- Go to a new column on the right of your worksheet. Type the header "Avg_LogFC_MurB", "Avg_LogFC_MurE", and "Avg_LogFC_MurA" into the top cell of the next three columns. Delete the "Average" and "Standard Deviation" that was used in the last sheet.
- Insert a new column next to each average fold change (FC) column that you computed in the previous step. Label the column "Tstat". There should be:Tstat MurE, Tstat MurE, and Tstat MurA. Therfore, in the following equation the number of replicates will be 6 and the range of averages will be the entire Avg_LogFC column for that Mur. This will compute a T statistic that tells us whether the scaled and centered average log ratio is significantly different than 0 (no change). Enter the equation:
=AVERAGE(N2:P2)/(STDEV(N2:P2)/SQRT(number of replicates))
(NOTE: in this case the number of replicates is 3. Be careful that you are using the correct number of parentheses.) Copy the equation and paste it into all rows in that column.
- Label the top cell in the next column "Pvalue". In the cell below the label, enter the equation:
=TDIST(ABS(R2),degrees of freedom,2)
The number of degrees of freedom is the number of replicates minus one, so in our case there are 2 degrees of freedom. Copy the equation and paste it into all rows in that column.
- Insert a new worksheet and name it "forGenMAPP".
- Go back to the "foldchange_stats" worksheet and Select All and Copy.
- Go to your new sheet and click on cell A1 and selct Paste Special, click on the Values radio button, and click OK. We will now format this worksheet for import into GenMAPP.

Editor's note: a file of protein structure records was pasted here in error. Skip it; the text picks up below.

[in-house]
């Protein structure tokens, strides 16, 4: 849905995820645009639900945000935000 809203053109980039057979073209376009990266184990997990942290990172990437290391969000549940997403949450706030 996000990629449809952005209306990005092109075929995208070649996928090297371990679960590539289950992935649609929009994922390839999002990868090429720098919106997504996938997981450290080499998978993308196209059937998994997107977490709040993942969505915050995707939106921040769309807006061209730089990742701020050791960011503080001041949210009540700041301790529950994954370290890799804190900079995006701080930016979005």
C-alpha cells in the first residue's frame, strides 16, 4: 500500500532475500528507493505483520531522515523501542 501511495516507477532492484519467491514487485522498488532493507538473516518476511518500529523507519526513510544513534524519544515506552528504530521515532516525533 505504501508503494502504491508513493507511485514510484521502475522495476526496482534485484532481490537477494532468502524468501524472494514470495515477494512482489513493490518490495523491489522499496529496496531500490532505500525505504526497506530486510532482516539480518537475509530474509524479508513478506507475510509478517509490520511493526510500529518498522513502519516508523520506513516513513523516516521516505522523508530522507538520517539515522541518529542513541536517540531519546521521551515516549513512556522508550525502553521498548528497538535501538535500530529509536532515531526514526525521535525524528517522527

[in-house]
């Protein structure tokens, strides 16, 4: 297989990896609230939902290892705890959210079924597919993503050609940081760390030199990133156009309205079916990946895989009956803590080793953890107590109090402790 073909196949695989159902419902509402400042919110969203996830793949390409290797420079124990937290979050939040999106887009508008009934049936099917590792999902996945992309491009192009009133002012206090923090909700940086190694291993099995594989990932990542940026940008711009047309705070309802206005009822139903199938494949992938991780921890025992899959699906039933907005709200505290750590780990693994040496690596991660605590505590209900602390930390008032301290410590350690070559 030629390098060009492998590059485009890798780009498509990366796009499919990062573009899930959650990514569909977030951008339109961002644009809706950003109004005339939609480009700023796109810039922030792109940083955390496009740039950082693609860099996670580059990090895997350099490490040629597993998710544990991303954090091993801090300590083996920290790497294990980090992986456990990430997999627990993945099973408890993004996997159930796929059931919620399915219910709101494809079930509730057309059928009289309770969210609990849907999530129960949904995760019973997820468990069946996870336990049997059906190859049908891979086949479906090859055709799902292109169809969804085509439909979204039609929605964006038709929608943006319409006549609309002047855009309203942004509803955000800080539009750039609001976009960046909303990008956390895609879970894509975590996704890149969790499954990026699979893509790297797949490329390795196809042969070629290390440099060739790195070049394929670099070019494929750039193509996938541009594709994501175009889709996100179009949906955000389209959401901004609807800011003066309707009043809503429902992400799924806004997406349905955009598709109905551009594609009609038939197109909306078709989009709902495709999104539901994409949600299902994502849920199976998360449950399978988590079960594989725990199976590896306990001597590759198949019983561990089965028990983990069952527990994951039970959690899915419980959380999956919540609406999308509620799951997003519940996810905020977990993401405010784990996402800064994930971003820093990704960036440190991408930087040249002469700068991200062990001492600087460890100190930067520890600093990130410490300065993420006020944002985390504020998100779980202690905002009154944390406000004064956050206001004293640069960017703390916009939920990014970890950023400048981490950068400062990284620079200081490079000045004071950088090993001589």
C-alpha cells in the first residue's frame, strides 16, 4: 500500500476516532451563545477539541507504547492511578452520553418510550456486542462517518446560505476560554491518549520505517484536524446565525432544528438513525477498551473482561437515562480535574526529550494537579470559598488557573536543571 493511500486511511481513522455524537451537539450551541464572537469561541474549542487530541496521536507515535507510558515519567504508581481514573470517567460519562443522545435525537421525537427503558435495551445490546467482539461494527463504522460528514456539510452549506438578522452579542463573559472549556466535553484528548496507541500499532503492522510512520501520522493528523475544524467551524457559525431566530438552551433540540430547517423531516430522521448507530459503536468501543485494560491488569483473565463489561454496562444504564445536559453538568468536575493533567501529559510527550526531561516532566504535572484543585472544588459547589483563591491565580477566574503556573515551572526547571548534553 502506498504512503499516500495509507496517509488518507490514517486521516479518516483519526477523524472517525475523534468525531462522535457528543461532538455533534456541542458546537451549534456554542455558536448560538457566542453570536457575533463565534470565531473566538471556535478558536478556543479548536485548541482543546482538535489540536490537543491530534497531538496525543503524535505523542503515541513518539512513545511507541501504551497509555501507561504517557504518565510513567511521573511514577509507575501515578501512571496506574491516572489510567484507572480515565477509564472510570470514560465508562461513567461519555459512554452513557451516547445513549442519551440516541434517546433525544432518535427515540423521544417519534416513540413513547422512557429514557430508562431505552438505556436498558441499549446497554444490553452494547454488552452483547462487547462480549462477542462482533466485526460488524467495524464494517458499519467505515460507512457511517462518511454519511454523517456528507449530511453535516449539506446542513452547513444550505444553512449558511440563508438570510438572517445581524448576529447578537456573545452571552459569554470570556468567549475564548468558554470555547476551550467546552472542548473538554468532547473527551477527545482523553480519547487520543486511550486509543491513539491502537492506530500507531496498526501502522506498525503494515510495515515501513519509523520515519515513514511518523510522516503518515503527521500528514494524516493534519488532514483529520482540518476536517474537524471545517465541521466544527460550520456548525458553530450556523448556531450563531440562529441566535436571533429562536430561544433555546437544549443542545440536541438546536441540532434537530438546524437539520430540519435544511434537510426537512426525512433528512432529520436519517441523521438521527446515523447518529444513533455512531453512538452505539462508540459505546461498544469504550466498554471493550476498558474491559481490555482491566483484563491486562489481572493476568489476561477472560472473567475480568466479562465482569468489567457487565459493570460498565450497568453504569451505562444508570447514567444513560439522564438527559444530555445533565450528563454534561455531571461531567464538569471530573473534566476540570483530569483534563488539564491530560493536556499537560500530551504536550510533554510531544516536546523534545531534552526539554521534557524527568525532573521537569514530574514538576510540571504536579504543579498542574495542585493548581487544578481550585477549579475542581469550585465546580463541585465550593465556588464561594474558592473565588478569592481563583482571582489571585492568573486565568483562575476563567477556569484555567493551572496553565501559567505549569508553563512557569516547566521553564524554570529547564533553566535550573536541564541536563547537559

- Select Columns B through Q (all the fold changes). Select the menu item Format > Cells. Under the number tab, select 2 decimal places. Click OK.
- Select Columns R and S. Select the menu item Format > Cells. Under the number tab, select 4 decimal places. Click OK.
- Select Columns N through S and Cut. Select Column B by left-clicking on the "B" at the top of the column. Then right-click on the Column B header and select "Insert Cut Cells". This will insert the data without writing over your existing columns.
- Delete Rows 2 and 3 where it says "Average" and "StDev" so that your data rows with gene IDs are immediately below the header row 1.
- Insert a column to the right of the "ID" column. Type the header "SystemCode" into the top cell of this column. Fill the entire column (each cell) with the letter "N".
- Select the menu item File > Save As, and choose "Text (Tab-delimited) (*.txt)" from the file type drop-down menu. Excel will make you click through a couple of warnings because it doesn't like you going all independent and choosing a different file type than the native .xls. This is OK. Your new *.txt file is now ready for import into GenMAPP. But before we do that, we want to know a few things about our data as shown in the next section.
- Upload both the .xls and .txt files that you have just created to your journal page in the class wiki. Make sure that your file name is distinct from your other classmates so that nobody overwrites anyone else's file.